Peugeot 308 SW - Battery completely dead - Alex Kyriacos

I think I know the answer to this question already but it's always good to ask. My car is a ten year old 308sw diesel.

Unlocked my car with the remote, got in, turned the ignition - one click and - not even a flicker of power. No interior light, no radio, definitely no engine turn. My question is, if this is the battery, wouldn't it have died a slower death - ie; given me lighting etc but not enough juice for the engine? Or is this a bad cell in the battery? Or is it something else?

For a car that has not cost me very much in upkeep during nearly ten years, this will be the third battery. I think it is only a couple of years old - is that acceptable?

Thanks for your time.

Peugeot 308 SW - Battery completely dead - elekie&a/c doctor
Car batteries can die at any time . At 2 years old it seems a bit premature. I would get it tested properly. If it is a no-name make ,then I would not be surprised.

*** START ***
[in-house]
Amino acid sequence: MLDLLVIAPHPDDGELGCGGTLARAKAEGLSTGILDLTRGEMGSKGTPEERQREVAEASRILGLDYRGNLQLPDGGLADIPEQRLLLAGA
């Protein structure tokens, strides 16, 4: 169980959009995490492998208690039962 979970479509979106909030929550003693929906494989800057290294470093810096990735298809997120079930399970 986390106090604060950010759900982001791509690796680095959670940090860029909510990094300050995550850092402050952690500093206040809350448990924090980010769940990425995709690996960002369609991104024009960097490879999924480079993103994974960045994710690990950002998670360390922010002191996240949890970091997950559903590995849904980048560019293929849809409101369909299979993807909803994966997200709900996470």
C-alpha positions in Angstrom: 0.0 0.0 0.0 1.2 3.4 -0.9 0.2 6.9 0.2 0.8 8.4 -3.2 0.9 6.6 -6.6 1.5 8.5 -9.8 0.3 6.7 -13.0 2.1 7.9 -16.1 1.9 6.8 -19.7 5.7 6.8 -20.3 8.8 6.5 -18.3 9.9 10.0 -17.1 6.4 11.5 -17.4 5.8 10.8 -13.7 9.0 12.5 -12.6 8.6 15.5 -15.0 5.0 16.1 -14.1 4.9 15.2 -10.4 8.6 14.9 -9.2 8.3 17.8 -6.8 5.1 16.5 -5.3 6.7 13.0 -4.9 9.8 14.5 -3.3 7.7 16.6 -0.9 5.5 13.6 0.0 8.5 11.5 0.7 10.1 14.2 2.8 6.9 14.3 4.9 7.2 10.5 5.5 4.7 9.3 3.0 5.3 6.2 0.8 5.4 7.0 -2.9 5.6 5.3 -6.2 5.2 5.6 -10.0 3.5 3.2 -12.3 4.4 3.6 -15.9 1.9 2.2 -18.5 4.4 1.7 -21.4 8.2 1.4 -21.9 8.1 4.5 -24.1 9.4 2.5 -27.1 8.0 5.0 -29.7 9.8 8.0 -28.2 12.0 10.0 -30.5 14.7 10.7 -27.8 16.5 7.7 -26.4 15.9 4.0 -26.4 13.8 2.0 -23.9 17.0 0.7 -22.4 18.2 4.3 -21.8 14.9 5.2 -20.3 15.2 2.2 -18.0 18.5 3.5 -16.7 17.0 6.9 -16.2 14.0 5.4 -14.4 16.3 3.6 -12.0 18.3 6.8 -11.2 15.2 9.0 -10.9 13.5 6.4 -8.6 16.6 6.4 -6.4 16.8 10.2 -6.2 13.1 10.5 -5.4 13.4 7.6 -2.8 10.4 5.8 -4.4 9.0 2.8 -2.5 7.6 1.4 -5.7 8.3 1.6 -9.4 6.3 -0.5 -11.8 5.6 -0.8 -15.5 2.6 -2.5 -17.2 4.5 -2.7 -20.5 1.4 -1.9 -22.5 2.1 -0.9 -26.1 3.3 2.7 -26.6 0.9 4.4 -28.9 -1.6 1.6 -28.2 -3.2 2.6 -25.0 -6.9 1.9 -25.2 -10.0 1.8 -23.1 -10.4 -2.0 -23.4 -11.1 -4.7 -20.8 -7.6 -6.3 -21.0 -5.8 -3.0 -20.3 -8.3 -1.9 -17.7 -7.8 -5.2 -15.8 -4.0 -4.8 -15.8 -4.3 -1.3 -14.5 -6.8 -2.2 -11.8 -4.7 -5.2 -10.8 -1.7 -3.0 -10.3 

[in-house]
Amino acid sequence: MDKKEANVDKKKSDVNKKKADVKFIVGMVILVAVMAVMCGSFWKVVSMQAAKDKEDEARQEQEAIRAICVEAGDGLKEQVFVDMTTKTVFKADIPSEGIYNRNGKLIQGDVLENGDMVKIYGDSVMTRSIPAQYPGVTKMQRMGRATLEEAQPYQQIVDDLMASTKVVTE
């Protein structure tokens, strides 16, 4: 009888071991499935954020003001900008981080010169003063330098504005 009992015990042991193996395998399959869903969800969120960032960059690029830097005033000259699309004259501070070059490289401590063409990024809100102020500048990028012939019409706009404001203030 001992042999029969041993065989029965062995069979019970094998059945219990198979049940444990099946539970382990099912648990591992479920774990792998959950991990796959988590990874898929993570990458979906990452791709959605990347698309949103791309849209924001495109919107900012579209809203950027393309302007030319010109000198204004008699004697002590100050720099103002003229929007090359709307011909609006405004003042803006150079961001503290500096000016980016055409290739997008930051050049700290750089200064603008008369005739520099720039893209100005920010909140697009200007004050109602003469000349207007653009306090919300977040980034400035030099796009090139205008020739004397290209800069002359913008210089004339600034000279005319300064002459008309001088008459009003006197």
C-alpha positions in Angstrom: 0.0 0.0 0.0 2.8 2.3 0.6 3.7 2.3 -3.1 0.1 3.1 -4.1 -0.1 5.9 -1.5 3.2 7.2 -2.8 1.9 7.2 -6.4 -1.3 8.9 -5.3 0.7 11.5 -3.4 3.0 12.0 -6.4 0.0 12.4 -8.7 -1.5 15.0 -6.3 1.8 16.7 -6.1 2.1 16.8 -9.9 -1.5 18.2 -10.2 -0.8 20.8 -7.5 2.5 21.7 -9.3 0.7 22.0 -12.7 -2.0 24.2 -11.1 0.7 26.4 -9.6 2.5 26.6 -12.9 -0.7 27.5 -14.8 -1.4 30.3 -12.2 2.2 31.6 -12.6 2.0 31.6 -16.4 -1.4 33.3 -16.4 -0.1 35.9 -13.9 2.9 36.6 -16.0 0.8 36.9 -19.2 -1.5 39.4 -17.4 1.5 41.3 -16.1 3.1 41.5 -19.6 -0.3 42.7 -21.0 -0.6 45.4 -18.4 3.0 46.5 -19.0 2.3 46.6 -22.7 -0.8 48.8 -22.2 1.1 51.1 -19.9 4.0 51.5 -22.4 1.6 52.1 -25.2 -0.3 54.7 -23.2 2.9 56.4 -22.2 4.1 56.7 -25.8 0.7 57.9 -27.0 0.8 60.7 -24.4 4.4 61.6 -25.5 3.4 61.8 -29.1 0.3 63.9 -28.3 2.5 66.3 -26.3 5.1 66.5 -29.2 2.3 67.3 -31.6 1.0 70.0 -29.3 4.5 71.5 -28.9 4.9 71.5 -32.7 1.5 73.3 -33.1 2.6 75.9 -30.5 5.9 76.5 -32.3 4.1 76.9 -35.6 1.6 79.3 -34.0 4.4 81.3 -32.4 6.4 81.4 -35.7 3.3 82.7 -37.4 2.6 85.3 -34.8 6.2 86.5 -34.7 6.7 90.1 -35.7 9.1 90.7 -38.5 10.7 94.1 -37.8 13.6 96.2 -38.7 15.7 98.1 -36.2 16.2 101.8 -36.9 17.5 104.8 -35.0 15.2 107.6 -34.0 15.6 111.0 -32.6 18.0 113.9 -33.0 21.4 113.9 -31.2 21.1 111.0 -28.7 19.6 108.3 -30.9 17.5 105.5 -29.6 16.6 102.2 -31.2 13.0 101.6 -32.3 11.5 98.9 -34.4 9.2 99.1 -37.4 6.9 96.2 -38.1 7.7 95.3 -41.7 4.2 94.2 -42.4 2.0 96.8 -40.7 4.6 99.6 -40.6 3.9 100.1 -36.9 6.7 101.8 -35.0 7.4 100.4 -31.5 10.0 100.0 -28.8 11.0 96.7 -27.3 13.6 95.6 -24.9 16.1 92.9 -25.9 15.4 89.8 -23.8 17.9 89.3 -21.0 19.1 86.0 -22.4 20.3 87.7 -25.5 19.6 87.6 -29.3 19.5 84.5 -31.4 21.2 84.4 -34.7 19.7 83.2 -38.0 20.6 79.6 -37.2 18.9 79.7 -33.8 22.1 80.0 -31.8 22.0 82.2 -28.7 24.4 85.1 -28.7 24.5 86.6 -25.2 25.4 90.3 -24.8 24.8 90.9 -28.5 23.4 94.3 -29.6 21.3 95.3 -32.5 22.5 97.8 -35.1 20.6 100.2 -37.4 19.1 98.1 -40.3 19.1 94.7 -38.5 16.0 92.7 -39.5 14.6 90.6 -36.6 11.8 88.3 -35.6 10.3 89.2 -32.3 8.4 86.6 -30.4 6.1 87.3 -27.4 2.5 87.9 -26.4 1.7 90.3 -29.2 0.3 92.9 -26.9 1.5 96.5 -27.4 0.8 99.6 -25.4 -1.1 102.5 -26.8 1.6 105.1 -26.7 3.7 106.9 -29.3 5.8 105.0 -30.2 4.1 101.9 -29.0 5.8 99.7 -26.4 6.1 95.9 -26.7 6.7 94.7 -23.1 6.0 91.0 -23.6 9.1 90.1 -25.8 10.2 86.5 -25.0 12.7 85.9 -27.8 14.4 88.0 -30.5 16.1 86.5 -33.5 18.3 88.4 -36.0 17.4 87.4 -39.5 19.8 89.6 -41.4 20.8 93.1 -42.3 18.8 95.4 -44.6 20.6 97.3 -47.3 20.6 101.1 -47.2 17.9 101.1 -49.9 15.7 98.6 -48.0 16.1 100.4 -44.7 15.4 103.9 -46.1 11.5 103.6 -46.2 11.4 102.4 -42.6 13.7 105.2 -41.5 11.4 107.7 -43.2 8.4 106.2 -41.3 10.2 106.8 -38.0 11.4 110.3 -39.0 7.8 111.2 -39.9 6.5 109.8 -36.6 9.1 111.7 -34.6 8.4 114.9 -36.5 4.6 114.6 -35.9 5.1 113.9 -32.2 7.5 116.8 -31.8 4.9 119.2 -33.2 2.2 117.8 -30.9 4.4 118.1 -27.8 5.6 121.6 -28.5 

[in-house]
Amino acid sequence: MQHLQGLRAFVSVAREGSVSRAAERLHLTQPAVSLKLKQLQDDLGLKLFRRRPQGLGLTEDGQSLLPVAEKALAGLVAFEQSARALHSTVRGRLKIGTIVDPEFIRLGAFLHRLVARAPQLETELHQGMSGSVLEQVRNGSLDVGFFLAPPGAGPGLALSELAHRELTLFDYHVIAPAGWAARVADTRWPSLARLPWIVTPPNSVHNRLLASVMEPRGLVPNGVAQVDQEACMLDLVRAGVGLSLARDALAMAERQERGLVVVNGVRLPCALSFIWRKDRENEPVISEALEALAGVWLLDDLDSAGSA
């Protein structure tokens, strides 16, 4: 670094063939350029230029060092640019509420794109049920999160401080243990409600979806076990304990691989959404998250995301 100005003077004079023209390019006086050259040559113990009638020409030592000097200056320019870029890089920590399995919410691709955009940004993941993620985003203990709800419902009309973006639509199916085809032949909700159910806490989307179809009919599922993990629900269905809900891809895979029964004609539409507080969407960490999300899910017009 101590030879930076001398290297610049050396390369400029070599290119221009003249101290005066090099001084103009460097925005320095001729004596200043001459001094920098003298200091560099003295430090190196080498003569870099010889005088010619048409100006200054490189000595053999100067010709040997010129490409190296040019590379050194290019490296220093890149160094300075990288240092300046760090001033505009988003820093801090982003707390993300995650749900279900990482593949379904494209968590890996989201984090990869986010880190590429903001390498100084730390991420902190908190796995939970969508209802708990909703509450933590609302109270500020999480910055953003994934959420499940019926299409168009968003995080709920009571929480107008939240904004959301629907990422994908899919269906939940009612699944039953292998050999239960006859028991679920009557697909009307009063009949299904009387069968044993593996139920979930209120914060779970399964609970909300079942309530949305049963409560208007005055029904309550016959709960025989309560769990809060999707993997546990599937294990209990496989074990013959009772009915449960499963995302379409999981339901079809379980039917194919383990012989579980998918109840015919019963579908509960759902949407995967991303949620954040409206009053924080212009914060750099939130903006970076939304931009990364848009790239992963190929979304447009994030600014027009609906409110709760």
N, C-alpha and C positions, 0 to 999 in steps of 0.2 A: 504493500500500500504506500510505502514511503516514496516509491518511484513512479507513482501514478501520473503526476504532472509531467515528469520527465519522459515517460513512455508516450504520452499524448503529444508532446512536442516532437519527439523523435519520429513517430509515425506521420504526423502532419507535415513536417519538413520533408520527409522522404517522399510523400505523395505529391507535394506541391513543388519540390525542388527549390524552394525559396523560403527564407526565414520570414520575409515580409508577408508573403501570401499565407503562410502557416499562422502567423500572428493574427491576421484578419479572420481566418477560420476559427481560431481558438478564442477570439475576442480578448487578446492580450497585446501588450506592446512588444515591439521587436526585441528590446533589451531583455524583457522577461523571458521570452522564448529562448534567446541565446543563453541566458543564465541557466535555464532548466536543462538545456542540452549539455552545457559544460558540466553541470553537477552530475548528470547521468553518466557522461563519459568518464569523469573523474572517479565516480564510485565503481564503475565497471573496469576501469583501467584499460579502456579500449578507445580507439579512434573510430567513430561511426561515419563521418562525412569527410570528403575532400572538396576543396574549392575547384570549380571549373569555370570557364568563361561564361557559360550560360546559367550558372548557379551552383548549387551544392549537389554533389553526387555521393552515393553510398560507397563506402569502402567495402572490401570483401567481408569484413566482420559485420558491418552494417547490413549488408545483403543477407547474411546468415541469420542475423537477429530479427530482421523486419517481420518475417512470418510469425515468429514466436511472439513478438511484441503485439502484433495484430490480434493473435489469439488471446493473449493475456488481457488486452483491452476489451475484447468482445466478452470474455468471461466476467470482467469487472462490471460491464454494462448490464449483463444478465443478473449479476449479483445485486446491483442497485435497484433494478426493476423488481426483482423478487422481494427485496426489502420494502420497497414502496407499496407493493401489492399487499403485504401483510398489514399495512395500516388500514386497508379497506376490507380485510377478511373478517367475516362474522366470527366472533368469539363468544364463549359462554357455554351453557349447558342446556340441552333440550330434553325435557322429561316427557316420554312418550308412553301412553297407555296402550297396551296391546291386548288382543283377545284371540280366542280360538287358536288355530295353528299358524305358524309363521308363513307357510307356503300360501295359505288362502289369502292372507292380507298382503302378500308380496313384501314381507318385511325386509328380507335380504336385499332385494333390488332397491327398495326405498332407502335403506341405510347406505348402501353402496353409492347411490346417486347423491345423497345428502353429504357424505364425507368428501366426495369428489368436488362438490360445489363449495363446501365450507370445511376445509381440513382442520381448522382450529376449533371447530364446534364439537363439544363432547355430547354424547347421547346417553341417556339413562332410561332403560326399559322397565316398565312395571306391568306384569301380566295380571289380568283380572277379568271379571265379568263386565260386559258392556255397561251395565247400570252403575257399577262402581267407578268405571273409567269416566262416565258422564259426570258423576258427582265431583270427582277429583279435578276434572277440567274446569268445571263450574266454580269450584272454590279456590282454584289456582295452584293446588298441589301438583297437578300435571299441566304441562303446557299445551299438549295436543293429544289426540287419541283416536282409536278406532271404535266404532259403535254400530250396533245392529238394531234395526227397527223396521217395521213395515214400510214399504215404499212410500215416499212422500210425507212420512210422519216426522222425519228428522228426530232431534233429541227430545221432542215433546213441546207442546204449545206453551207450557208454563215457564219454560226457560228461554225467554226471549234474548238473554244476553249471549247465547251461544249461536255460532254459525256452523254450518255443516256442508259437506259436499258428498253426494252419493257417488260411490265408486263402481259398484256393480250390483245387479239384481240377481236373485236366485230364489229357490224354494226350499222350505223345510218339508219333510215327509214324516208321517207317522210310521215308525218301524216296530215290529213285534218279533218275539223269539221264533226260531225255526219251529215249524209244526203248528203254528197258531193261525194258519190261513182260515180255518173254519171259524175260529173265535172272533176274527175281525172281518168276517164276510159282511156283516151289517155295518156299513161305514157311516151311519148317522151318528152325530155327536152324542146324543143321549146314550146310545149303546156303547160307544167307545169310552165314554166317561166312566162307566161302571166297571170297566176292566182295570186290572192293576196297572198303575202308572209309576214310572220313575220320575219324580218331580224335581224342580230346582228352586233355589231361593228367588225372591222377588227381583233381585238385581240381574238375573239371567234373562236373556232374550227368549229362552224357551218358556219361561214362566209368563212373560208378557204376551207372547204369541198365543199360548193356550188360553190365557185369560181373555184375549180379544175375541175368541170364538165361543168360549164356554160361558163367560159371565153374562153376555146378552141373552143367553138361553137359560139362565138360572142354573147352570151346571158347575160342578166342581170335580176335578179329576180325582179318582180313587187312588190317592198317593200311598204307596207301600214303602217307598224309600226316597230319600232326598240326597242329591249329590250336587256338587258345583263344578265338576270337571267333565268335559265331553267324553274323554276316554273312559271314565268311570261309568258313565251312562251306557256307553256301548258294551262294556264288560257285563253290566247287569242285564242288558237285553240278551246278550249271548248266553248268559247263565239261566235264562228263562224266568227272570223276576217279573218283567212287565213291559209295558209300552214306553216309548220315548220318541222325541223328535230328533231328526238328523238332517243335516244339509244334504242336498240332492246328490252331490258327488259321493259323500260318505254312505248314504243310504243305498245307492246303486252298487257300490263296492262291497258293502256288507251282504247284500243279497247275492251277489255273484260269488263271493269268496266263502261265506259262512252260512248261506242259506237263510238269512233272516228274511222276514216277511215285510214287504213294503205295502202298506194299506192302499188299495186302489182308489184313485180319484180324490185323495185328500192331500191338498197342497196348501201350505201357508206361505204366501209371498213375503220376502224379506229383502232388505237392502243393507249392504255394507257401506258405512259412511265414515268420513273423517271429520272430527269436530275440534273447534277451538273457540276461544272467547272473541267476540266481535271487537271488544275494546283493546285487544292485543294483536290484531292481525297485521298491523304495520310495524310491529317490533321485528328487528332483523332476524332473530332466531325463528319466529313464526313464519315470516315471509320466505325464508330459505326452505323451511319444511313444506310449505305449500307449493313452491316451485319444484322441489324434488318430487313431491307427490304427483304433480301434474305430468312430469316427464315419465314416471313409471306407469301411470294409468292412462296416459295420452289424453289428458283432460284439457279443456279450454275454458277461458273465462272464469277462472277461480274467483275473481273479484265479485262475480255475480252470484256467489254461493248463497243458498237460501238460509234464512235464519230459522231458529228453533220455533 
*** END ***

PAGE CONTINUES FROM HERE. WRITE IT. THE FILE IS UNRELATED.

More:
Peugeot 308 SW - Battery completely dead - Railroad.

We might like to think of a battery as 'has failed' but they can actually fail for a number of reasons. Depending on how it has failed will give varying symptoms and test results. The solution however is always the same. It needs replacing.

Peugeot 308 SW - Battery completely dead - sammy1

Have you checked the obvious ie the terminals, weather not that cold to kill it without warning but does happen.

Peugeot 308 SW - Battery completely dead - Peter.N.

Check the voltage across that battery, it can still read around 12v if its flat, you need a load on it to test it properly. If you switch the lights on and it drops much or try to engage the starter and it drops to a much lower voltage then its flat - or as mentioned has a poor connection somewhere.

It could be of course that either something is draining it or the alternator is not charging properly, if you can get it started it should read about 14.4 volts if its OK.

Peugeot 308 SW - Battery completely dead - paul 1963

This happened to me years ago with a Mondeo, drove it first thing and it was fine, went back out to it later and it was completely dead, I first suspected the starter motor and it was only a neighbour with a meter showing the battery at fault that stopped me changing it...